“For behold, I create new heavens and a new earth and the former things will not be remembered or come to mind. But be glad and rejoice forever in what I create; For behold, I create Jerusalem for rejoicing and her people for gladness.”
Isaiah is predicting the eventual reconstruction of Jerusalem after its destruction at the hands of invaders. He uses Hebrew parallelism to equate the creation of “new heavens and a new earth” with the restoration of Jerusalem. So Jesus isn't the first prophet to describe Jerusalem and her temple with grand language describing its theological significance. Jerusalem was the place where people encountered the presence of God on earth. The Temple is where heaven met earth.
Interpreting Jesus’ language of “heaven and earth passing away” in Matthew 5:18 as the destruction of Jerusalem and the Temple fits with the rest of Jesus’ prophetic message. Like Jeremiah smashing a pot outside the city to predict Jerusalem’s fall to Babylonian invaders (Jeremiah 19), Jesus symbolically acted out God’s judgment on the Jerusalem Temple and verbally condemned it (Mark 11). Remember all those tables he flipped over as he yelled, “You have turned God’s house of prayer into a den of thieves!” In Luke 21:20-24 Jesus gave a graphic picture of how Jerusalem will be surrounded by armies and the Temple destroyed.
Jesus knew that Jerusalem and her Temple were about to be destroyed, and he gave it great significance in his teaching. The entire Torah would be set aside once the Temple crumbled. What would replace it? Jesus’ words according to Matthew 7:24. The entire Sermon on the Mount with its blessings, curses, and instructions given from a mountain (sound like Moses' law given on Mount Sinai!?!) are designed to be the new giving of God’s instructions. Jesus is redefining Torah in the same teaching where he says, “Until heaven and earth pass away not the smallest letter or stroke shall pass from the Law.” The Torah will remain in force as long as the Temple stands, but Jesus gave a new Torah for when it fell.
If you listen to Jesus with modern astronomy in mind, you will be responsible to obey the Mosaic Law. You're still waiting for the physical space-time universe to collapse so you can stop your ritual purifications and celebration of Succoth. But “heaven and earth” for Jesus wasn't a planet in a galaxy. He was obsessed with where heaven met earth in Jerusalem not the physical universe.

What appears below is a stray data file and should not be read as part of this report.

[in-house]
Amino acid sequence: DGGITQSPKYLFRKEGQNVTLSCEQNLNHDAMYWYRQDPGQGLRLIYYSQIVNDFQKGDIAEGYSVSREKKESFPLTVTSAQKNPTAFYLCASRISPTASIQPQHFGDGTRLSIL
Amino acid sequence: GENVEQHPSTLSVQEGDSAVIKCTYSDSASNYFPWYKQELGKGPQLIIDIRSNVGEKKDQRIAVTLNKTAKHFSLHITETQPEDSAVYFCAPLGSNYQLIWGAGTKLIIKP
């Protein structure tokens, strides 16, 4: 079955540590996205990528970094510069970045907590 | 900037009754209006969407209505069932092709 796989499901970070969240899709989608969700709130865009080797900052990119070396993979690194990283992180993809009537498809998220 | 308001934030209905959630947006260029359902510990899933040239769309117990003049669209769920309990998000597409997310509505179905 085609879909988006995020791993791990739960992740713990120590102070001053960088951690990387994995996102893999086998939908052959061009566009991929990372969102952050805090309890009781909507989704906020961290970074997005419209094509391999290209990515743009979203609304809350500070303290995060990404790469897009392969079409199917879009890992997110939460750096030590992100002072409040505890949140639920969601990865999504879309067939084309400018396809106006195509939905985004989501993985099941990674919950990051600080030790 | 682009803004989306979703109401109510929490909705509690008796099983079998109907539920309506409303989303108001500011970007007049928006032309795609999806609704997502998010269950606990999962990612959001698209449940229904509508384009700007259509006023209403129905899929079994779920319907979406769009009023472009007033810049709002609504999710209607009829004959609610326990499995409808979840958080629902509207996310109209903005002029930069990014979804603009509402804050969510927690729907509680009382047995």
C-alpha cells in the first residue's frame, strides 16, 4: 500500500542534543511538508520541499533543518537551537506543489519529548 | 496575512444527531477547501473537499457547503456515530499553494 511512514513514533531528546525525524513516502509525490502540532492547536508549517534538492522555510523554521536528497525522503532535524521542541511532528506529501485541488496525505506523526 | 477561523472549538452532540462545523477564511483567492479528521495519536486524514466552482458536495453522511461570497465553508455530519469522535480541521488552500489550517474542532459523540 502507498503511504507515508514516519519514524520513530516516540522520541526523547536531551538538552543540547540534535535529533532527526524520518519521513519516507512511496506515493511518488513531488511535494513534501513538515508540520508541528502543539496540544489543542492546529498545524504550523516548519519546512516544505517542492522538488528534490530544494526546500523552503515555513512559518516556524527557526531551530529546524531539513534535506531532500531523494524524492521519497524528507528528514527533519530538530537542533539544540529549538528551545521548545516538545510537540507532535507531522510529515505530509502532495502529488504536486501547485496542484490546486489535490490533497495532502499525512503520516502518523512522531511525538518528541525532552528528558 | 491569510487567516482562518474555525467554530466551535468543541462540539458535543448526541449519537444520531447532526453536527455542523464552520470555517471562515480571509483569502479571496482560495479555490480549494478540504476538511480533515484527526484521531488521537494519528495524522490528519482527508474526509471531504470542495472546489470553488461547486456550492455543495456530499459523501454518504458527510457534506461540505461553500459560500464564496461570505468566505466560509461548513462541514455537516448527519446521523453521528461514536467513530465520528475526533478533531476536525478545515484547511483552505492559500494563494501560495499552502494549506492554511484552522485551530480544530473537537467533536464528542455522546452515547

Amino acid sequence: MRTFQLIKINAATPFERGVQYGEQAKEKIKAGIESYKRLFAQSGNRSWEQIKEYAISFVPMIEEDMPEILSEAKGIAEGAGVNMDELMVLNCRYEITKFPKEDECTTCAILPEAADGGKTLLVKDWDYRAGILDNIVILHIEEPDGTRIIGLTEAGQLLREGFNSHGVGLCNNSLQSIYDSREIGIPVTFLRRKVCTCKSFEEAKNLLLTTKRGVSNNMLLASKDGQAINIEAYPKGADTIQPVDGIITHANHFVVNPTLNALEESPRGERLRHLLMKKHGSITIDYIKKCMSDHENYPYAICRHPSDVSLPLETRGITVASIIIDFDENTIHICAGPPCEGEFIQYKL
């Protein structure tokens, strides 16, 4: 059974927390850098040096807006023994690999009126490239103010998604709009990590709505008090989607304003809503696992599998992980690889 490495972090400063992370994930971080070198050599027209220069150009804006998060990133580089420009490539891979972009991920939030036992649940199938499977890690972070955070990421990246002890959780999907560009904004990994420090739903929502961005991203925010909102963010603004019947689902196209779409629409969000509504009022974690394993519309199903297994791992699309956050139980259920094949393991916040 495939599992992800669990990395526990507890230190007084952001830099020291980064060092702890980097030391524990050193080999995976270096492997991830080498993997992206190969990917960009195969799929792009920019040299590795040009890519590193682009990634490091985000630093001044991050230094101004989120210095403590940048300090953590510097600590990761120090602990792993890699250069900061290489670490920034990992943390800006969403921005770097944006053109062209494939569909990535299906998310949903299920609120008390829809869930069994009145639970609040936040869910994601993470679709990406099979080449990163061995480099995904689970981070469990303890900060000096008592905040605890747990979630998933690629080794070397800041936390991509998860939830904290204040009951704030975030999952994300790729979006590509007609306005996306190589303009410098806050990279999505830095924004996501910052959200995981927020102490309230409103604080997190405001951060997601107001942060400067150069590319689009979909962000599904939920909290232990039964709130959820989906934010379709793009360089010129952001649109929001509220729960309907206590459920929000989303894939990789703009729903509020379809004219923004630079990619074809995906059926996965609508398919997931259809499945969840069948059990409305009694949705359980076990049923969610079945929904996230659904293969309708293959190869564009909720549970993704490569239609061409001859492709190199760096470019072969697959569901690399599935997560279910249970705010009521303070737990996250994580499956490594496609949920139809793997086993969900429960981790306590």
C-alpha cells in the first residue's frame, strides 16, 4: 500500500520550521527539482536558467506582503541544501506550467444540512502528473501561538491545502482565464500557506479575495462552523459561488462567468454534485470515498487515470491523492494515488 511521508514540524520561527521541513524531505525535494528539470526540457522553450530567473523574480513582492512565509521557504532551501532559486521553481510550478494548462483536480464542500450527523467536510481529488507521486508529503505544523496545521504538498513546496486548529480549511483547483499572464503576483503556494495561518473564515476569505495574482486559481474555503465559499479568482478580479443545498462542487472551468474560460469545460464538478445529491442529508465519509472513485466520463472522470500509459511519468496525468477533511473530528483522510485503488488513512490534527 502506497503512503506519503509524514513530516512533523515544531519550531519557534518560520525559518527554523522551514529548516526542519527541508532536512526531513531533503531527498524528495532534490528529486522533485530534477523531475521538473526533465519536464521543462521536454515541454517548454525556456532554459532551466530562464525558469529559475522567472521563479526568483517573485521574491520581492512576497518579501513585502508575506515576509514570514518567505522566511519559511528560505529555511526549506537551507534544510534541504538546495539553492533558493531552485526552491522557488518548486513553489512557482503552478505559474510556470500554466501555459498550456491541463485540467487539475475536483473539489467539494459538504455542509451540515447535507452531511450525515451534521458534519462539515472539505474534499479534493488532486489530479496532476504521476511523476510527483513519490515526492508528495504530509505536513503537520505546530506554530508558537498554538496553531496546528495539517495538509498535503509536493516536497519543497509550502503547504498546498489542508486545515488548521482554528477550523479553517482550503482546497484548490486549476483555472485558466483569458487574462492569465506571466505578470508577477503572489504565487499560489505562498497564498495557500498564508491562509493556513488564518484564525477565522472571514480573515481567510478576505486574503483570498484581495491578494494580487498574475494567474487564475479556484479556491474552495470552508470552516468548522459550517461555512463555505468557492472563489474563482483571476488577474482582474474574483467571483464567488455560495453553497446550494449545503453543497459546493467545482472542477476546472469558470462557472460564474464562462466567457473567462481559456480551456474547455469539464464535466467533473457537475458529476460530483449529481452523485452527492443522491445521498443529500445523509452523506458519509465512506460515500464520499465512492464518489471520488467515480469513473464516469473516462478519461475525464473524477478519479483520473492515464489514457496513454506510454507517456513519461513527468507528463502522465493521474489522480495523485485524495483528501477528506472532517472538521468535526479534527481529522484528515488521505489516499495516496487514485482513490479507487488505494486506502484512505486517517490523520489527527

When we mix our assumptions with Jesus’ message, we mess everything up. We create confusion and contradictions of thought in the Bible. We have to conclude that the Mosaic Law reigns until the meteors incinerate our world. Or we just have to ignore Matthew 5:18 along with all the other sayings that make no sense outside their original context.
So hear what Jesus said in First-Century Israel. And relax. You don't have to switch your Sabbath back to Saturday or kill your rebellious kids. You can keep eating bacon (Hallelujah!). “Heaven and earth” passed away when the Romans sacked Jerusalem in 70AD and everything changed. No need to wait for the meteoric destruction of planet earth to stop sacrificing animals and avoiding shellfish in your diet.
Excerpt from my next book redefining what Jesus really meant in many misunderstood statements where the original context has been missed or ignored. Tentative title is Listening to Jesus in First-Century Israel: so we don't westernize his message and follow the wrong directions